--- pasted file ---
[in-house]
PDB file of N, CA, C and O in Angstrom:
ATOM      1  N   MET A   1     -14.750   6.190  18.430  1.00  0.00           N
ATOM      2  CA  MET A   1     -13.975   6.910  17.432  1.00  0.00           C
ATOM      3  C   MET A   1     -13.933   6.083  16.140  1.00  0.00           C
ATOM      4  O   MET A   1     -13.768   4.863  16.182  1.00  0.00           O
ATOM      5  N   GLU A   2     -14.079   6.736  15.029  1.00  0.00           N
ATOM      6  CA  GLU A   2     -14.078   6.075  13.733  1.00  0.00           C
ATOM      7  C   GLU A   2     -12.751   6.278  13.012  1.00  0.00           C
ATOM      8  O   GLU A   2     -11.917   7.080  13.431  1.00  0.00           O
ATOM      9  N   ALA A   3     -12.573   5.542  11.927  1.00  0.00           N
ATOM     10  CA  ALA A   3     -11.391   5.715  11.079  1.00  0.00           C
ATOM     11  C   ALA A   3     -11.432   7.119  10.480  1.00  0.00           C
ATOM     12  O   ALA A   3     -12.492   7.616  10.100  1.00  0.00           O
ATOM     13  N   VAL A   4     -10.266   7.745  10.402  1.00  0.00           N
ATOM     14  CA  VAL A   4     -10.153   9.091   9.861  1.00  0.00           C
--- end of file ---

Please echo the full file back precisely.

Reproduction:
[in-house]
PDB file of N, CA, C and O in Angstrom:
ATOM      1  N   MET A   1     -14.750   6.190  18.430  1.00  0.00           N
ATOM      2  CA  MET A   1     -13.975   6.910  17.432  1.00  0.00           C
ATOM      3  C   MET A   1     -13.933   6.083  16.140  1.00  0.00           C
ATOM      4  O   MET A   1     -13.768   4.863  16.182  1.00  0.00           O
ATOM      5  N   GLU A   2     -14.079   6.736  15.029  1.00  0.00           N
ATOM      6  CA  GLU A   2     -14.078   6.075  13.733  1.00  0.00           C
ATOM      7  C   GLU A   2     -12.751   6.278  13.012  1.00  0.00           C
ATOM      8  O   GLU A   2     -11.917   7.080  13.431  1.00  0.00           O
ATOM      9  N   ALA A   3     -12.573   5.542  11.927  1.00  0.00           N
ATOM     10  CA  ALA A   3     -11.391   5.715  11.079  1.00  0.00           C
ATOM     11  C   ALA A   3     -11.432   7.119  10.480  1.00  0.00           C
ATOM     12  O   ALA A   3     -12.492   7.616  10.100  1.00  0.00           O
ATOM     13  N   VAL A   4     -10.266   7.745  10.402  1.00  0.00           N
ATOM     14  CA  VAL A   4     -10.153   9.091   9.861  1.00  0.00           C